5 Issues Jose Mourinho Must Resolve at Chelsea
The Blues also crashed out of the Champions League to Atletico Madrid in the semi-finals last week.
So how does Mourinho rectify his team for next season?
Here are five issues the Chelsea manager must resolve ahead of the new campaign.
Mourinho has made little secret of his frustration at his centre-forwards this season, as BBC Sport reported.
And, while Samuel Eto’o has contributed some notable goals, and Demba Ba has proved a useful, physical presence in the last month, it would be no great surprise if all three of Chelsea’s strikers leave the club.
It’s surely significant that the only teams to take points off Chelsea at Stamford Bridge this season have been Sunderland, West Bromwich Albion, West Ham United and Norwich City: The lesson has been sit deep against Chelsea and defend diligently.
Chelsea don’t have the sort of firepower to overwhelm teams, and they lack the sort of centre-forward who, with a moment of skill or strength, can conjure up and then take a half-chance.
Given that Mourinho’s sides tend not to operate with a true 10, it was a slightly misleading statement, but the sense was clear: It was Oscar he envisaged operating as the central player behind the striker.
Yet in recent weeks, Oscar has featured less and less frequently; he hasn’t actually completed a match since the 3-0 win over Newcastle on Feb. 8.
Mourinho has hinted that Oscar’s mind has been on the World Cup with Brazil, as Sky Sports reported, which, if true, and if the Chelsea boss is angered by that, could mean a transfer.
Then again, Oscar has appeared in 63 matches for club and country in the last 12 months, and fatigue is understandable.
The Focus on Counterattack
Chelsea are one of the finest counterattacking teams not only in the Premier League but also in Europe.
When the opposition takes the game to them, they are highly adept at absorbing pressure and springing
forward, using the pace and drive of their line of three creators (permed from Eden Hazard, Willian, Andre Schurrle and Oscar) for extremely rapid transitions.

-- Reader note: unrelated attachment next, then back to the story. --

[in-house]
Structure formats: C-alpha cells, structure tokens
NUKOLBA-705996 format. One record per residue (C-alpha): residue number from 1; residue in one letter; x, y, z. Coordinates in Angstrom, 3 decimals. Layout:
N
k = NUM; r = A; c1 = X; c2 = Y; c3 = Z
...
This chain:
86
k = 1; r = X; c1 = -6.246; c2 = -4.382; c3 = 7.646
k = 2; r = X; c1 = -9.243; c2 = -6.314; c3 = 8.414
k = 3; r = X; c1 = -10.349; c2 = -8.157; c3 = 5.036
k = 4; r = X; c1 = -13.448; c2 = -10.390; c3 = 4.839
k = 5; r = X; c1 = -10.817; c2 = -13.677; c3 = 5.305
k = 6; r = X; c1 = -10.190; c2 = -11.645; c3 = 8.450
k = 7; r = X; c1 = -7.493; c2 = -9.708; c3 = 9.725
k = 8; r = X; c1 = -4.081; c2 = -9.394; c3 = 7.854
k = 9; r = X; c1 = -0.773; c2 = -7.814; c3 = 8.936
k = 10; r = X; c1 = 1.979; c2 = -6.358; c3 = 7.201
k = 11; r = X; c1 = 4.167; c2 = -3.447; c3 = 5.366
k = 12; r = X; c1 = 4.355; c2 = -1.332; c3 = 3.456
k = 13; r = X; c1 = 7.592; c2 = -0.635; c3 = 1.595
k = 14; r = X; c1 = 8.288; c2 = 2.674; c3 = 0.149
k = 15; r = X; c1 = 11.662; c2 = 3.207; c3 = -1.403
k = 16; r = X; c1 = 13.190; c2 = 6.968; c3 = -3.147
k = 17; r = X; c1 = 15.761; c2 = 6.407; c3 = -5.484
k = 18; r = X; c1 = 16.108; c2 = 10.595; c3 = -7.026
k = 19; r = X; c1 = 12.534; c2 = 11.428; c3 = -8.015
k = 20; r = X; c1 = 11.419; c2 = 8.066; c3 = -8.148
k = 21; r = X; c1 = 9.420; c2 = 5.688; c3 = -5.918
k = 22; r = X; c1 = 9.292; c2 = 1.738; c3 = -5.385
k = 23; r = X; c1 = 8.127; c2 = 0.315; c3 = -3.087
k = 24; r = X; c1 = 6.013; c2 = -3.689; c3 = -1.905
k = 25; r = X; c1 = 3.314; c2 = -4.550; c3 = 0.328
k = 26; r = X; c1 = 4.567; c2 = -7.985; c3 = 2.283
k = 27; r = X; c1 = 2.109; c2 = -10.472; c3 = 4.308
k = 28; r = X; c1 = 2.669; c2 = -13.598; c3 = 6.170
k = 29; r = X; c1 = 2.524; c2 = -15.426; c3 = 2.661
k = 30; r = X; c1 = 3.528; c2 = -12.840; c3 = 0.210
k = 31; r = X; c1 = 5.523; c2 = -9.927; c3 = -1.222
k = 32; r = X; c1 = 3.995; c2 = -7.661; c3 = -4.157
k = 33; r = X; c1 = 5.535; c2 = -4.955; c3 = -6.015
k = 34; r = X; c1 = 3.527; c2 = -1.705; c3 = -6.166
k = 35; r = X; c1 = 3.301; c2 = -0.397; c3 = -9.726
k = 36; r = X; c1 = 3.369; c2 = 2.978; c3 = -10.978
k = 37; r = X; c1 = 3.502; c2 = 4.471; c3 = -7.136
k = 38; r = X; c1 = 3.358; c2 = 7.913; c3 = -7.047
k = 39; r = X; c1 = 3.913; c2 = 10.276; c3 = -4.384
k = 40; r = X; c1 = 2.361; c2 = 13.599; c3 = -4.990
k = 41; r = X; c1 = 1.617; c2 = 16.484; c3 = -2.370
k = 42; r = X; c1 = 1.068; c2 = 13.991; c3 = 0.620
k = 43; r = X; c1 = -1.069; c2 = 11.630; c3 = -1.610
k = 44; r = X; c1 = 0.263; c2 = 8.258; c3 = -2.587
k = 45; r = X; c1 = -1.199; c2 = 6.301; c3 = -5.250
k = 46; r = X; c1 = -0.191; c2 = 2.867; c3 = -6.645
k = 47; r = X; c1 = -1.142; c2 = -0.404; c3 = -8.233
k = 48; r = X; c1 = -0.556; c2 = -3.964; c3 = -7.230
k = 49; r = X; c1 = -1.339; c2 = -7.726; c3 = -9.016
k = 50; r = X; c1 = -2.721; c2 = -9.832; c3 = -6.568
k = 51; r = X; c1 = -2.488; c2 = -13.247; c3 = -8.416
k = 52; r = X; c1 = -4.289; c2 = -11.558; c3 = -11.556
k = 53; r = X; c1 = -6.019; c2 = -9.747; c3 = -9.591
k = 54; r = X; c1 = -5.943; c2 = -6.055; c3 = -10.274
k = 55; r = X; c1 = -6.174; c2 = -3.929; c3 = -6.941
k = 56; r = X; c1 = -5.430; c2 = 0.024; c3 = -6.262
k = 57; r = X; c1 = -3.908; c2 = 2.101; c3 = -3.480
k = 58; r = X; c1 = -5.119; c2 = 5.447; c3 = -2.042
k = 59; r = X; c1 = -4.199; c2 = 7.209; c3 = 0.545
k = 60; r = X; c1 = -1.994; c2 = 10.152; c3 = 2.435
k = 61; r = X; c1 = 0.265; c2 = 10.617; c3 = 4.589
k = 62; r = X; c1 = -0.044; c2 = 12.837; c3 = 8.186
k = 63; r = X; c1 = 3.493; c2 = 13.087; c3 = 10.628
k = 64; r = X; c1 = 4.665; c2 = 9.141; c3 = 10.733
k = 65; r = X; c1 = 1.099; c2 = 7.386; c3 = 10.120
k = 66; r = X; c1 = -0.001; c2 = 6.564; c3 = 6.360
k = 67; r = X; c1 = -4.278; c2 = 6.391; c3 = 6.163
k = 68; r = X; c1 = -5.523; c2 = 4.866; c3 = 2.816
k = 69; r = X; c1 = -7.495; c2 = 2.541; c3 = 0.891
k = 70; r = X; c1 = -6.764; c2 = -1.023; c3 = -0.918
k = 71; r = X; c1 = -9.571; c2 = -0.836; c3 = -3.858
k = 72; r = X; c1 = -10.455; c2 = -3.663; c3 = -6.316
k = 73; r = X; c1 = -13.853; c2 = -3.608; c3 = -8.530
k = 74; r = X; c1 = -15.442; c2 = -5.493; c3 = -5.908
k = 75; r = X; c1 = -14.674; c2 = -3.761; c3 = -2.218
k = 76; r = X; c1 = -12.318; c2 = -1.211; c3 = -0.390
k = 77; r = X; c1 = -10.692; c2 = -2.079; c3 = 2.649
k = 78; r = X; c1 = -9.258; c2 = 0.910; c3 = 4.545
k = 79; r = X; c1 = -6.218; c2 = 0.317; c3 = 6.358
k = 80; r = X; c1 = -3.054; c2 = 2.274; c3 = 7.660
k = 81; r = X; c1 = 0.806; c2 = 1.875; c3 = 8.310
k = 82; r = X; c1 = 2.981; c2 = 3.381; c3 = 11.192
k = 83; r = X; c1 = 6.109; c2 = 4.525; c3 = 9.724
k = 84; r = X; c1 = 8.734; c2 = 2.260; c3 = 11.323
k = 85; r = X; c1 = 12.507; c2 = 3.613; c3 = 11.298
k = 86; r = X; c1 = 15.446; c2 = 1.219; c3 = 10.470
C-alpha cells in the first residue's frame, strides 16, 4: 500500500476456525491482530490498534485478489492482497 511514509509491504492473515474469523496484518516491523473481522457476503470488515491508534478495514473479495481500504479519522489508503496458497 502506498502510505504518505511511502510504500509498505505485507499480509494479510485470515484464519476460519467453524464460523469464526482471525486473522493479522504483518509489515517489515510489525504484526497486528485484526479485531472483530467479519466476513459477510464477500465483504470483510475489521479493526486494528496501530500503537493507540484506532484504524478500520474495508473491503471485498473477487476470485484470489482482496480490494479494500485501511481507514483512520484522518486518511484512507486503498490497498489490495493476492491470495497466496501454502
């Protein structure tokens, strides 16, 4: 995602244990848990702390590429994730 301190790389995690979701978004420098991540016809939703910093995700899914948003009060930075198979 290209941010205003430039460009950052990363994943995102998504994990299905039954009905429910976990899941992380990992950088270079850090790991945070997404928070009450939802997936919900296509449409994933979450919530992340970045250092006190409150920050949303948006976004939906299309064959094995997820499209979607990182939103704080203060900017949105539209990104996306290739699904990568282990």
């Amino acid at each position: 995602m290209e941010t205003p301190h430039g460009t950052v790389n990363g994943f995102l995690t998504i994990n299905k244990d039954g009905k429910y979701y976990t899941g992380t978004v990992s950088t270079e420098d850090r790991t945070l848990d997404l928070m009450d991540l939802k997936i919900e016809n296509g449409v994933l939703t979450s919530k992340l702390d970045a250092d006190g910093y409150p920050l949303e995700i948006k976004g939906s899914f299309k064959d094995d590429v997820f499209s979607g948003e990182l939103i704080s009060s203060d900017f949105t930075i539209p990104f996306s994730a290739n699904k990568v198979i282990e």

They have been so effective at that facet of the game that Chelsea have won their last seven matches against fellow members of the top seven.
Against massed defences, though, such as Norwich on Sunday, there can be a lack of guile, and it’s not clear that the addition of a top-class centre-forward alone will change that.
Petr Cech or Thibaut Courtois?
Petr Cech was named in the PFA Team of the Year for 2014, but Thibaut Courtois has been in excellent form for two years at Atletico Madrid and made a key save from John Terry in the Champions League semi-final second leg at Stamford Bridge.
Chelsea have three options here. They could stick with Cech and send the 21-year-old Courtois on loan again—to Atletico or another club—or they could bring back Courtois and sell Cech, reasoning that, at 31, he is of an age at which decline could soon begin to set in but still has significant market value.
Or, thirdly, they could bring back Courtois and let him fight it out with Cech to be No. 1.
But there is a risk to all three decisions. Would Courtois accept being loaned again? What if he lost form in the more physical world of the Premier League? What if the competition between them undermined confidence and morale?
There is no clear right answer.
Hazard’s performance in the 4-3 win over Sunderland in December was exceptional; he was influential against Liverpool at Stamford Bridge later that month and scored a hat-trick against Newcastle in February.
There have been some clear highs, and for a time, it seemed like the Belgium international might be player of the year.
Like many of the forwards, though, he seems to have lost his way of late, and Mourinho was clearly
angered by the way he lost Juanfran for Atletico’s equaliser in the Champions League semi-final last week.
Hazard came off the bench and improved a drab performance against Norwich on Sunday, but with Mourinho brooding and Paris Saint-Germain sniffing, as Charles Perrin of The Express reported, his future at Stamford Bridge isn’t as clear as it appeared three months ago.
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